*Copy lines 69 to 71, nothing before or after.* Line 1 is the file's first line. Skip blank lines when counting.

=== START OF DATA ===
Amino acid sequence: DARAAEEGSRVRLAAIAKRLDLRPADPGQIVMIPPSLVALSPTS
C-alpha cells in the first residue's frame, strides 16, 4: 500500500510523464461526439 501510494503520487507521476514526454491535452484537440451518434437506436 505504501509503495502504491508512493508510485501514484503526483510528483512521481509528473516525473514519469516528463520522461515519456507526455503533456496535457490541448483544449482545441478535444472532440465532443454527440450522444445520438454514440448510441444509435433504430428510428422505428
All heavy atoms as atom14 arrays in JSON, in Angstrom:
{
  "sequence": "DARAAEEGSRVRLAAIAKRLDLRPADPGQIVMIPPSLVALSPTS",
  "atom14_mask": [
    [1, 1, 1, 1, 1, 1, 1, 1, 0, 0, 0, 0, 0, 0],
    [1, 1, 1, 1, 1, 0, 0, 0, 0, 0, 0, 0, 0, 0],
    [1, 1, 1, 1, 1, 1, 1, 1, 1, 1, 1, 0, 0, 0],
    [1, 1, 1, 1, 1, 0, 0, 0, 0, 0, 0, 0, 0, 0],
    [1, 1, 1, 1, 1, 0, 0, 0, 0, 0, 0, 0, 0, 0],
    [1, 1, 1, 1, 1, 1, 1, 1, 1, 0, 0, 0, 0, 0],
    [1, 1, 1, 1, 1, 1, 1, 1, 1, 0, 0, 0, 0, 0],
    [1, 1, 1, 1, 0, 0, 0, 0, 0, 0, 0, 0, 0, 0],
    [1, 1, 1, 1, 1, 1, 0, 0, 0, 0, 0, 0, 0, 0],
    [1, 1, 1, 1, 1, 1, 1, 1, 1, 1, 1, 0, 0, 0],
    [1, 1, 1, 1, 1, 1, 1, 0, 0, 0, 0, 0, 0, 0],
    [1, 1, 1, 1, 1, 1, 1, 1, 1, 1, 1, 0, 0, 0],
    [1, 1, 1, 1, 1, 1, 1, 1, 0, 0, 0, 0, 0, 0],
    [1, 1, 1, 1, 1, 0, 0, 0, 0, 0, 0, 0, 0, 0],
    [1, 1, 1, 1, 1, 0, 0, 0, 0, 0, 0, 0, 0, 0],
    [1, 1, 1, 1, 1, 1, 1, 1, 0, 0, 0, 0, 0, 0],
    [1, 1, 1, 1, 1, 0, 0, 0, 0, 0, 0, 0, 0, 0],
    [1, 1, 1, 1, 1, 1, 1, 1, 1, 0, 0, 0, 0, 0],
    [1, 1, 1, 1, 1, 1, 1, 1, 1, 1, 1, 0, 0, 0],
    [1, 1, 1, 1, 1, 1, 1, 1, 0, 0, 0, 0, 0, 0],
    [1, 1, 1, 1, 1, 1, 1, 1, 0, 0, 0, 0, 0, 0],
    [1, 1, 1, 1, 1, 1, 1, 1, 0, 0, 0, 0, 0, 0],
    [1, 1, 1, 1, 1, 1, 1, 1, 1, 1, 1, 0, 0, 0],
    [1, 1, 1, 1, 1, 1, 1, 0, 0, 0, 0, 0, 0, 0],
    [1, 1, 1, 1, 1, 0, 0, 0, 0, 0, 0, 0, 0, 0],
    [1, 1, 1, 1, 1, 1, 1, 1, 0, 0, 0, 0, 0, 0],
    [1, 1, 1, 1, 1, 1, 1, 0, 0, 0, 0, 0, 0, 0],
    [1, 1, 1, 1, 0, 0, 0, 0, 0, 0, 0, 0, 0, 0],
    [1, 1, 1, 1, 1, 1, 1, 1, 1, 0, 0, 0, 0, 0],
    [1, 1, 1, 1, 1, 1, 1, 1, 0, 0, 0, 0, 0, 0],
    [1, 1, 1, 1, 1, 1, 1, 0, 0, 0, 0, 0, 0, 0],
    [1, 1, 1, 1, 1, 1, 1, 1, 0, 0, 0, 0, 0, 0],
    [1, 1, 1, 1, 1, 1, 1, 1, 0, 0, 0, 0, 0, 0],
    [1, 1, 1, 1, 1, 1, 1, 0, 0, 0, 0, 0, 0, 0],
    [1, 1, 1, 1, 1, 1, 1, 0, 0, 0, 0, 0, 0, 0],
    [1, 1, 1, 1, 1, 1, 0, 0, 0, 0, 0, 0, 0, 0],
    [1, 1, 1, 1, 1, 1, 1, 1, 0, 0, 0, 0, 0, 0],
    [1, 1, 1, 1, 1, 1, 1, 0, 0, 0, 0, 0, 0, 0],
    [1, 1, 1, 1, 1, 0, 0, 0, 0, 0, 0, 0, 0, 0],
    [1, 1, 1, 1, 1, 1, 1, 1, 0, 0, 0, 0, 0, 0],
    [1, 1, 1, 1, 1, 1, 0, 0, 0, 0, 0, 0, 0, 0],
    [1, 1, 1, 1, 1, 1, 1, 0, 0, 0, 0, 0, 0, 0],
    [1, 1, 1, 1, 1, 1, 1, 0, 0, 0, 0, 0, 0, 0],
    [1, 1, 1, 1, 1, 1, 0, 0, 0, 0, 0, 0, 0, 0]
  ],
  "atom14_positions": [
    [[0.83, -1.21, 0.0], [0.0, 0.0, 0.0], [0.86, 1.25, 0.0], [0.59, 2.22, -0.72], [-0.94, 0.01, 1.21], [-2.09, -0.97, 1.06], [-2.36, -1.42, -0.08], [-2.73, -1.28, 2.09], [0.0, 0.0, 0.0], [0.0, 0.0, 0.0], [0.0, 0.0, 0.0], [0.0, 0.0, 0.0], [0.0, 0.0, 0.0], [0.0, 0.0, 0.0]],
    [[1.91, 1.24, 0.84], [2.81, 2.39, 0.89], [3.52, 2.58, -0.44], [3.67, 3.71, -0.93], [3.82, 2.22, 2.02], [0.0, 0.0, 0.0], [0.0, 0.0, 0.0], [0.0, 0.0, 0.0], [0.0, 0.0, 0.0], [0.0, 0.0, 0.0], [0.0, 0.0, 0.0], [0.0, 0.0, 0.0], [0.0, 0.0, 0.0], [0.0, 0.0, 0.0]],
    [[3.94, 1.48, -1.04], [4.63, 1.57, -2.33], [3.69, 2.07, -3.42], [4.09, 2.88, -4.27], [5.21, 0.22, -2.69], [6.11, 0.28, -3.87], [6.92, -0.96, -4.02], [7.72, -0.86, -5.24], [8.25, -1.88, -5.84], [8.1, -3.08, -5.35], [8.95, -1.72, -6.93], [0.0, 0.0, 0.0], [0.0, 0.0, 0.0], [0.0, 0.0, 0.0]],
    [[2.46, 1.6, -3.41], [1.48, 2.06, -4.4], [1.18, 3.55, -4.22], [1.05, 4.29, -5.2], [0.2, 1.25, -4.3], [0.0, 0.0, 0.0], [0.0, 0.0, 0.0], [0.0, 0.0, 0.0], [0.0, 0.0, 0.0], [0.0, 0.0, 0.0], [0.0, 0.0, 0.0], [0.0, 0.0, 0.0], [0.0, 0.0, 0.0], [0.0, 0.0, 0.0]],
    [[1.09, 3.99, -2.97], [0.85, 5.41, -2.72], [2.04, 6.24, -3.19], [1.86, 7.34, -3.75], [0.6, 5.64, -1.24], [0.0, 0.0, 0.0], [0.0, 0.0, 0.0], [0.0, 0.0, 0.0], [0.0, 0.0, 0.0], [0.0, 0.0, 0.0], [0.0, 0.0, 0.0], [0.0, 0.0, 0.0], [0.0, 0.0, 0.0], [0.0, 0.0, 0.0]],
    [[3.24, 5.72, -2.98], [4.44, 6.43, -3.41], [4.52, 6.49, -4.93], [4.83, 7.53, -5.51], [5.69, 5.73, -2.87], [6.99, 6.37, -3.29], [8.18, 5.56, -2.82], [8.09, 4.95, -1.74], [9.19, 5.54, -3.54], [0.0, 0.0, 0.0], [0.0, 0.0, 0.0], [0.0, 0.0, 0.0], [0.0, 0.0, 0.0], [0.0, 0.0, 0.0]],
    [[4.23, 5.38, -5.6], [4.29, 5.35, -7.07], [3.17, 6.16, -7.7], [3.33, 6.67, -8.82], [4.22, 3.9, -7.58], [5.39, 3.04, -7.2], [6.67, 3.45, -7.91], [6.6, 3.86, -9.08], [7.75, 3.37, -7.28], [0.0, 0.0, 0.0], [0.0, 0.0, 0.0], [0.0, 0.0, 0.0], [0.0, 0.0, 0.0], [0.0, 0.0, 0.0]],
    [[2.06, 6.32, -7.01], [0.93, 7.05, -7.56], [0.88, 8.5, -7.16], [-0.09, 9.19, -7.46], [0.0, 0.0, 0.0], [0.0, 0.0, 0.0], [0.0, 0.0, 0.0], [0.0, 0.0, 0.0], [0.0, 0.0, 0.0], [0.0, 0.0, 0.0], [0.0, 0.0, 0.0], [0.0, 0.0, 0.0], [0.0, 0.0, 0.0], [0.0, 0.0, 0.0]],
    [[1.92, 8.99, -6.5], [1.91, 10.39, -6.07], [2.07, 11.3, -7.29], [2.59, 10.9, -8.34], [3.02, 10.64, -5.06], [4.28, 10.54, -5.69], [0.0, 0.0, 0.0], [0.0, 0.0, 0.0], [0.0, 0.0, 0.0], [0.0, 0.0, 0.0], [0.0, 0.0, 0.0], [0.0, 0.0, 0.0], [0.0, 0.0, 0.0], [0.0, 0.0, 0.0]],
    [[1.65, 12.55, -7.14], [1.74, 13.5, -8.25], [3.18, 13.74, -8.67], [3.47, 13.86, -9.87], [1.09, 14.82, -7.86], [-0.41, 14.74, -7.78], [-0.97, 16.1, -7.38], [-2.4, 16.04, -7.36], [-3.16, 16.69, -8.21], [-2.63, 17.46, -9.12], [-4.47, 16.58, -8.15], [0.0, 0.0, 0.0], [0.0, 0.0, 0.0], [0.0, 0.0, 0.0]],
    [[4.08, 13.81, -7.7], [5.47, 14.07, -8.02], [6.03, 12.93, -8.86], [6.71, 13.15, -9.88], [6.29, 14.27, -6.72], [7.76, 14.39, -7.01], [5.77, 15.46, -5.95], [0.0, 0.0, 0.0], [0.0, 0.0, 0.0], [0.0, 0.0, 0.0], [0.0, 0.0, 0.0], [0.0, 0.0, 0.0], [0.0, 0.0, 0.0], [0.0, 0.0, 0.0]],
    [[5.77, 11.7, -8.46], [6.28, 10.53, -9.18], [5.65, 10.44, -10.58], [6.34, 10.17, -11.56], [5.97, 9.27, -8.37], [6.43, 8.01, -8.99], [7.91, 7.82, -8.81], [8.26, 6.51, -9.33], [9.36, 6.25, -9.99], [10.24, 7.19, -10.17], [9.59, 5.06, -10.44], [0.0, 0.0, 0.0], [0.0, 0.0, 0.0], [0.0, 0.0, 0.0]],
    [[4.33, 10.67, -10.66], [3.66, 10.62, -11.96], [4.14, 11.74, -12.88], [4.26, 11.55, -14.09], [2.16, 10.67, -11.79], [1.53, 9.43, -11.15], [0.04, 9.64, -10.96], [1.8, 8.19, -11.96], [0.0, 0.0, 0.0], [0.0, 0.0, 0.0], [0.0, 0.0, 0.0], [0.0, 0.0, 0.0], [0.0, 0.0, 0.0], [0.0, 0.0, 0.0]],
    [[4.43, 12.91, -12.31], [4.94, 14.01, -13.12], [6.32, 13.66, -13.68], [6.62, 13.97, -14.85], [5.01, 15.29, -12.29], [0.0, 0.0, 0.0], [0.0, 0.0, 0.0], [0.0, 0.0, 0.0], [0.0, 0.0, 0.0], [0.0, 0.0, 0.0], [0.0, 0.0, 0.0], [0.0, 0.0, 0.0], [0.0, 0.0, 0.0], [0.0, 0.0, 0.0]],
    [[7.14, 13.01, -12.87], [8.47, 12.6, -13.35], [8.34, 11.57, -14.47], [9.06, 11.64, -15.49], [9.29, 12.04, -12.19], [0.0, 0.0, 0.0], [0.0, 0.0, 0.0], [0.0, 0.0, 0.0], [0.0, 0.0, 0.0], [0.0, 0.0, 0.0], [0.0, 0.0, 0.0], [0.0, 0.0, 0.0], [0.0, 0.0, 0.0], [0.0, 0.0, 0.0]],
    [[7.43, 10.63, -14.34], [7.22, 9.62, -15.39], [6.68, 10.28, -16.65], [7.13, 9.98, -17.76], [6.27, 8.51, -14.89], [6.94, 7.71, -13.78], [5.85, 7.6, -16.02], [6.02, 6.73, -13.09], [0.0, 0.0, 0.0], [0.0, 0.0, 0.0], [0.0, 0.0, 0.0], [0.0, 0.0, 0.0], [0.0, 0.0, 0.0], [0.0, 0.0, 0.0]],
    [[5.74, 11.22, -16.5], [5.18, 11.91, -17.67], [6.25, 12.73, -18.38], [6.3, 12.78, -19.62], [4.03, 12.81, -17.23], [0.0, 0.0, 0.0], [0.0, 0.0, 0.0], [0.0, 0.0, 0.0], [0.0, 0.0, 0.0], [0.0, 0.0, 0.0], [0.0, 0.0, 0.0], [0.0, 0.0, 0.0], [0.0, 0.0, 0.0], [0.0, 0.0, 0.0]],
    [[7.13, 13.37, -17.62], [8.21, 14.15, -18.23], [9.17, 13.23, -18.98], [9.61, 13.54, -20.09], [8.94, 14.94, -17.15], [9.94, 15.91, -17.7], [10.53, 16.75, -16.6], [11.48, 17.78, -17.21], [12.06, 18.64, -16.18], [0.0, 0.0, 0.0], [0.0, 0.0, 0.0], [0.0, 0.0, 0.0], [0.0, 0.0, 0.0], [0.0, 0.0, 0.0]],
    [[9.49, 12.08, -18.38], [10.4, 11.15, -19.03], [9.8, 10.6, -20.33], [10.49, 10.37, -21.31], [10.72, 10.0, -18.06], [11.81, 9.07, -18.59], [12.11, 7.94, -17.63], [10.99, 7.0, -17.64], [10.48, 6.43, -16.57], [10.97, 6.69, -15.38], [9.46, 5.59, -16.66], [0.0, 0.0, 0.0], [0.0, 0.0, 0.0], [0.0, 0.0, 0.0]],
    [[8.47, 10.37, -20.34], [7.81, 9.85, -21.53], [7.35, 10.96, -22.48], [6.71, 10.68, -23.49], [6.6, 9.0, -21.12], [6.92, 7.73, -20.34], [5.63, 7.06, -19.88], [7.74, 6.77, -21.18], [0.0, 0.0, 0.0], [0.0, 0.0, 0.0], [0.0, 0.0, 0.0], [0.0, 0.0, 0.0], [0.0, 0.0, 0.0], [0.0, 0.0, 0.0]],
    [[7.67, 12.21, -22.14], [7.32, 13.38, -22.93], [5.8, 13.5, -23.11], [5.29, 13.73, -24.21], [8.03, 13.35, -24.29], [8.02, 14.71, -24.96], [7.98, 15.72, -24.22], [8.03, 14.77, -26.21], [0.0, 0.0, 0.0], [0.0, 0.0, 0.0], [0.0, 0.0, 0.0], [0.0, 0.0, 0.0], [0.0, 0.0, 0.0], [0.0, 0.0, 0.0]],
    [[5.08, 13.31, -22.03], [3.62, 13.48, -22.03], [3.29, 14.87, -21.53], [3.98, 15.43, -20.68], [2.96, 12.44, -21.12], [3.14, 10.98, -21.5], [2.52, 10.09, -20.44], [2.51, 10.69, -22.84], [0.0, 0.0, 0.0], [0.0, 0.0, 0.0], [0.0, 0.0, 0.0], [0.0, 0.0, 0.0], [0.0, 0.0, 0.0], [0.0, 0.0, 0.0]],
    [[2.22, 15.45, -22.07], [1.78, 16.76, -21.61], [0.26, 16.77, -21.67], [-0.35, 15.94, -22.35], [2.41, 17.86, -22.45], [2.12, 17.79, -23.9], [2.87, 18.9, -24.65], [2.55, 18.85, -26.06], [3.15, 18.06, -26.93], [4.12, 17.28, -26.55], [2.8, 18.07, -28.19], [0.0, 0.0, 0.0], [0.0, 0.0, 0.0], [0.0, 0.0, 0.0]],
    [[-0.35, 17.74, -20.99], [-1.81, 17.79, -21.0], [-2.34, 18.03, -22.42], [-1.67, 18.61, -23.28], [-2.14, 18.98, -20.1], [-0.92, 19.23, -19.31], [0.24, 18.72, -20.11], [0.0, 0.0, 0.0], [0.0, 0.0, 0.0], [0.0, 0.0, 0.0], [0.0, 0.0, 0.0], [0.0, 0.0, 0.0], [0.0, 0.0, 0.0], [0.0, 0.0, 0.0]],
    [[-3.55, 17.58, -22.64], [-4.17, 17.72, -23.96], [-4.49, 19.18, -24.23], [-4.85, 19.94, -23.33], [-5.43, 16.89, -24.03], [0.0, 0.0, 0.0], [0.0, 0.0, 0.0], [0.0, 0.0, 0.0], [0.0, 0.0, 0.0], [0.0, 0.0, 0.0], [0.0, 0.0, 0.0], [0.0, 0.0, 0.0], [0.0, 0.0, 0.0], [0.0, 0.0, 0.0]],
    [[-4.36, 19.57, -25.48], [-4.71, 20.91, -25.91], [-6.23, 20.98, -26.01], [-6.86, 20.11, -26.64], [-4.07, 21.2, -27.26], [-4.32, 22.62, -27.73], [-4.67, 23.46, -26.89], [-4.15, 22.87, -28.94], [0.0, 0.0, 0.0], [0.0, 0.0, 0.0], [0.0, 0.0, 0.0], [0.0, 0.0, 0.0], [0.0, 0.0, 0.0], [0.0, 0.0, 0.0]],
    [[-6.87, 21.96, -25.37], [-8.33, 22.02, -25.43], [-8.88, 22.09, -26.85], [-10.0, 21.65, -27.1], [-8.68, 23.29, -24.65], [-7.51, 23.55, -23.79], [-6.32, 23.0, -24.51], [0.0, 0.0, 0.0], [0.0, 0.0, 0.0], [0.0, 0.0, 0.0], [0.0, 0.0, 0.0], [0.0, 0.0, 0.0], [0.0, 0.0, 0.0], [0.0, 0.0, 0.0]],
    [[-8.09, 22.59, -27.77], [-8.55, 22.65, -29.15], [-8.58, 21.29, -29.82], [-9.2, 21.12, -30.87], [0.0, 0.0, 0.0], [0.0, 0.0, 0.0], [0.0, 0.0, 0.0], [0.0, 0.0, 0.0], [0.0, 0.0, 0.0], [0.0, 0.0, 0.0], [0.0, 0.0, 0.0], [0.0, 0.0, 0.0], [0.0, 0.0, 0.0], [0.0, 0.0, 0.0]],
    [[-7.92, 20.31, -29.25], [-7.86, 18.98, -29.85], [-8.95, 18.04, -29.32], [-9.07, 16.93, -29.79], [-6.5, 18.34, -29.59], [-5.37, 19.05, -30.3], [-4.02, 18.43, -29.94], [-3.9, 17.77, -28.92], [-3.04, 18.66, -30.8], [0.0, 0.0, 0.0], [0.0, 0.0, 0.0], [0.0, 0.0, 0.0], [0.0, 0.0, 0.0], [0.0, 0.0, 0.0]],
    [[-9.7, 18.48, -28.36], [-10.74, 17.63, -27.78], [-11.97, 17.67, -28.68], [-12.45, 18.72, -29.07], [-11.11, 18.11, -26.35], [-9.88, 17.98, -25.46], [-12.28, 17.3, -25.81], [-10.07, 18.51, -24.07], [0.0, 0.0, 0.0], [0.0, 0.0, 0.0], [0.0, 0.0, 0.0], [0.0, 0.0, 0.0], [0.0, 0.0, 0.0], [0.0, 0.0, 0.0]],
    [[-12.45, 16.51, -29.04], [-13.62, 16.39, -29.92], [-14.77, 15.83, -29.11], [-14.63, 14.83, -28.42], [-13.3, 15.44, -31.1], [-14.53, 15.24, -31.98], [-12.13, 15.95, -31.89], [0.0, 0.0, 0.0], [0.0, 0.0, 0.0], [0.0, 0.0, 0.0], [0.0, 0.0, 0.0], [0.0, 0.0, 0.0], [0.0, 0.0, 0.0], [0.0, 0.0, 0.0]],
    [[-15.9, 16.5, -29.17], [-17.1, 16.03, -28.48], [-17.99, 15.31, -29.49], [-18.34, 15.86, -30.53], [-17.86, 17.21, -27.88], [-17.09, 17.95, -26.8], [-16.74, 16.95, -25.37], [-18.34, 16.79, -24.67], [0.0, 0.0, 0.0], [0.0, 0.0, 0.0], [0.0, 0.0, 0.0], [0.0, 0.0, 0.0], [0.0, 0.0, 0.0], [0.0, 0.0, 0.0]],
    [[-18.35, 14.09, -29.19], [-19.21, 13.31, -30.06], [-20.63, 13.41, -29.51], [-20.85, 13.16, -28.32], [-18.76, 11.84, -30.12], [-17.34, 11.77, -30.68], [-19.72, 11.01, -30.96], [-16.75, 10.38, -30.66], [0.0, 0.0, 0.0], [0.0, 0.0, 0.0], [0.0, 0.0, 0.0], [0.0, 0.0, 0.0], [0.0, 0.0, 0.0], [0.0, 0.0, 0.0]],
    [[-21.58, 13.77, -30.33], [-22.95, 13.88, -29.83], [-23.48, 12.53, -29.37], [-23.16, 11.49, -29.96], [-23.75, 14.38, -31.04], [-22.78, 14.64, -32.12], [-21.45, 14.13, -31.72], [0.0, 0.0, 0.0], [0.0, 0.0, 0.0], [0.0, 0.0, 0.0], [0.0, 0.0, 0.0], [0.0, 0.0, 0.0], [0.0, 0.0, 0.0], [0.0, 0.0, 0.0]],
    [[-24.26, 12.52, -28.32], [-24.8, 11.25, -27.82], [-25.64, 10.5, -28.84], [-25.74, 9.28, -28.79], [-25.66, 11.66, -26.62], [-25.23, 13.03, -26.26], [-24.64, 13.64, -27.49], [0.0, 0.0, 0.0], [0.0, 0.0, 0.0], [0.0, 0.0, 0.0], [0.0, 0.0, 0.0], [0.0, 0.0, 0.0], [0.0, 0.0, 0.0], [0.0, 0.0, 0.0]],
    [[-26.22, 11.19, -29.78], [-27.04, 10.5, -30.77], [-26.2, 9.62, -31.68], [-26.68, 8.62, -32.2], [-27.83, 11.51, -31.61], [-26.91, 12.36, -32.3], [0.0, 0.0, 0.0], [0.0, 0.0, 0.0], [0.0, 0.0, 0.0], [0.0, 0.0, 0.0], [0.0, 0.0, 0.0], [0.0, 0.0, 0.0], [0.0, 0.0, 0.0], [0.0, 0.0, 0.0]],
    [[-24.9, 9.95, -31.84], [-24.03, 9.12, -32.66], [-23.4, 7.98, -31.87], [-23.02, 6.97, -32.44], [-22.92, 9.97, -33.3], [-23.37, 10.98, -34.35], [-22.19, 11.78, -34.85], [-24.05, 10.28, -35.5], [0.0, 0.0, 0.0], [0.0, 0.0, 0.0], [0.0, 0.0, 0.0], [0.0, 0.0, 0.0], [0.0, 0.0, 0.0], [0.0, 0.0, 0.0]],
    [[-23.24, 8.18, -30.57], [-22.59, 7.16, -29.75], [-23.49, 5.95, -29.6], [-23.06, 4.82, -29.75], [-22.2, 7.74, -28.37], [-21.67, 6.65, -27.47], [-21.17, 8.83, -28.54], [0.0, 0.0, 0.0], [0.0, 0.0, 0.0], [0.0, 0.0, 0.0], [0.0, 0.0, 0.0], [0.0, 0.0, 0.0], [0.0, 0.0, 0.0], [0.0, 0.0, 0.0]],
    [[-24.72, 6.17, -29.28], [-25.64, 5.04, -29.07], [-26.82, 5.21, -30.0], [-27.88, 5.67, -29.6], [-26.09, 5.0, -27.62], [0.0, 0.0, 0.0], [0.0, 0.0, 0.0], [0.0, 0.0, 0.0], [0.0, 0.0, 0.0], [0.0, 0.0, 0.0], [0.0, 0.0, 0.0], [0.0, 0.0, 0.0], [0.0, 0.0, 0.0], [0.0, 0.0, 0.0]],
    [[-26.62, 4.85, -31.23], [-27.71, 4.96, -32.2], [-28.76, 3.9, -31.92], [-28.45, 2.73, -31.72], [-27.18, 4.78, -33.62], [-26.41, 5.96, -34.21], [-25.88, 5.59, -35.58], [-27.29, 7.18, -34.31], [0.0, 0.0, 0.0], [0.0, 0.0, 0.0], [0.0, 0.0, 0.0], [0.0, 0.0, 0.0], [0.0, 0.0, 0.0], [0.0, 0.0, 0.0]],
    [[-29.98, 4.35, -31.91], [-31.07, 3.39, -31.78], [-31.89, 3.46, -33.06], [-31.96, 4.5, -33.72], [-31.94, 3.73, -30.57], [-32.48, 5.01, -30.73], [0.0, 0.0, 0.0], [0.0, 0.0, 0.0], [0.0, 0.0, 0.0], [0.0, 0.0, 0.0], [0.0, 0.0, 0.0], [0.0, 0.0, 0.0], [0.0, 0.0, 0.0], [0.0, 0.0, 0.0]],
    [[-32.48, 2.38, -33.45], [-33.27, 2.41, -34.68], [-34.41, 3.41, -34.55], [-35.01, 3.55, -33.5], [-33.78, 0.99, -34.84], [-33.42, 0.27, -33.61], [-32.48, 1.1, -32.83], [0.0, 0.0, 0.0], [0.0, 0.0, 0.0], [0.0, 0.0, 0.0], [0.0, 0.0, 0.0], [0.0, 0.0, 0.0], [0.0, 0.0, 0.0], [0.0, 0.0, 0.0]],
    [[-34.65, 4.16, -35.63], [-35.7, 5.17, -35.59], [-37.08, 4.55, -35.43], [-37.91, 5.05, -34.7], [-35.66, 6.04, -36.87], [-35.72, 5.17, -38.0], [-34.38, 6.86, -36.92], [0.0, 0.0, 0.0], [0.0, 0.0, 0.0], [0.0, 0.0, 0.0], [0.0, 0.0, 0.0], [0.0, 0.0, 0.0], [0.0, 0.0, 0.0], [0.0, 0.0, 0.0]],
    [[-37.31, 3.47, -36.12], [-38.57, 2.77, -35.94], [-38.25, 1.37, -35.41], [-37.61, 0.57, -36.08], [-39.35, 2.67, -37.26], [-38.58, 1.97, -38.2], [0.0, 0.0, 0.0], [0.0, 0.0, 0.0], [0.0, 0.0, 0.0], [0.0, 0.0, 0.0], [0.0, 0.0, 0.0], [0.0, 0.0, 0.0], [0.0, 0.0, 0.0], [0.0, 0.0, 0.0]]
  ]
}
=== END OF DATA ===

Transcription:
    [[5.74, 11.22, -16.5], [5.18, 11.91, -17.67], [6.25, 12.73, -18.38], [6.3, 12.78, -19.62], [4.03, 12.81, -17.23], [0.0, 0.0, 0.0], [0.0, 0.0, 0.0], [0.0, 0.0, 0.0], [0.0, 0.0, 0.0], [0.0, 0.0, 0.0], [0.0, 0.0, 0.0], [0.0, 0.0, 0.0], [0.0, 0.0, 0.0], [0.0, 0.0, 0.0]],
    [[7.13, 13.37, -17.62], [8.21, 14.15, -18.23], [9.17, 13.23, -18.98], [9.61, 13.54, -20.09], [8.94, 14.94, -17.15], [9.94, 15.91, -17.7], [10.53, 16.75, -16.6], [11.48, 17.78, -17.21], [12.06, 18.64, -16.18], [0.0, 0.0, 0.0], [0.0, 0.0, 0.0], [0.0, 0.0, 0.0], [0.0, 0.0, 0.0], [0.0, 0.0, 0.0]],
    [[9.49, 12.08, -18.38], [10.4, 11.15, -19.03], [9.8, 10.6, -20.33], [10.49, 10.37, -21.31], [10.72, 10.0, -18.06], [11.81, 9.07, -18.59], [12.11, 7.94, -17.63], [10.99, 7.0, -17.64], [10.48, 6.43, -16.57], [10.97, 6.69, -15.38], [9.46, 5.59, -16.66], [0.0, 0.0, 0.0], [0.0, 0.0, 0.0], [0.0, 0.0, 0.0]],